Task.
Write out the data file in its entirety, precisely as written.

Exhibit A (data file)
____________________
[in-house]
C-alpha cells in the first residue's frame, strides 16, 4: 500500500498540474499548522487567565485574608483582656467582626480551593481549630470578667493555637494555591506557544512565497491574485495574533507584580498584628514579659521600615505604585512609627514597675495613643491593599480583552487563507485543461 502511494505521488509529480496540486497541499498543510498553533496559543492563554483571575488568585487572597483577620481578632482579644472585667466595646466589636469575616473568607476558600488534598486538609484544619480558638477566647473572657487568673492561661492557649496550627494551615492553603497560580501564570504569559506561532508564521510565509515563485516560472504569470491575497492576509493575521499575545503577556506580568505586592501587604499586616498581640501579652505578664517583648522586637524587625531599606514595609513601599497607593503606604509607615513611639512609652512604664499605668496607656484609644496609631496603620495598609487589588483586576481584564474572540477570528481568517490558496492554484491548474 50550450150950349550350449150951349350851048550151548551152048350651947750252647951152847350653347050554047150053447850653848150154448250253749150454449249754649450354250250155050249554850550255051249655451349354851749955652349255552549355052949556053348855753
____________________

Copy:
[in-house]
C-alpha cells in the first residue's frame, strides 16, 4: 500500500498540474499548522487567565485574608483582656467582626480551593481549630470578667493555637494555591506557544512565497491574485495574533507584580498584628514579659521600615505604585512609627514597675495613643491593599480583552487563507485543461 502511494505521488509529480496540486497541499498543510498553533496559543492563554483571575488568585487572597483577620481578632482579644472585667466595646466589636469575616473568607476558600488534598486538609484544619480558638477566647473572657487568673492561661492557649496550627494551615492553603497560580501564570504569559506561532508564521510565509515563485516560472504569470491575497492576509493575521499575545503577556506580568505586592501587604499586616498581640501579652505578664517583648522586637524587625531599606514595609513601599497607593503606604509607615513611639512609652512604664499605668496607656484609644496609631496603620495598609487589588483586576481584564474572540477570528481568517490558496492554484491548474 50550450150950349550350449150951349350851048550151548551152048350651947750252647951152847350653347050554047150053447850653848150154448250253749150454449249754649450354250250155050249554850550255051249655451349354851749955652349255552549355052949556053348855753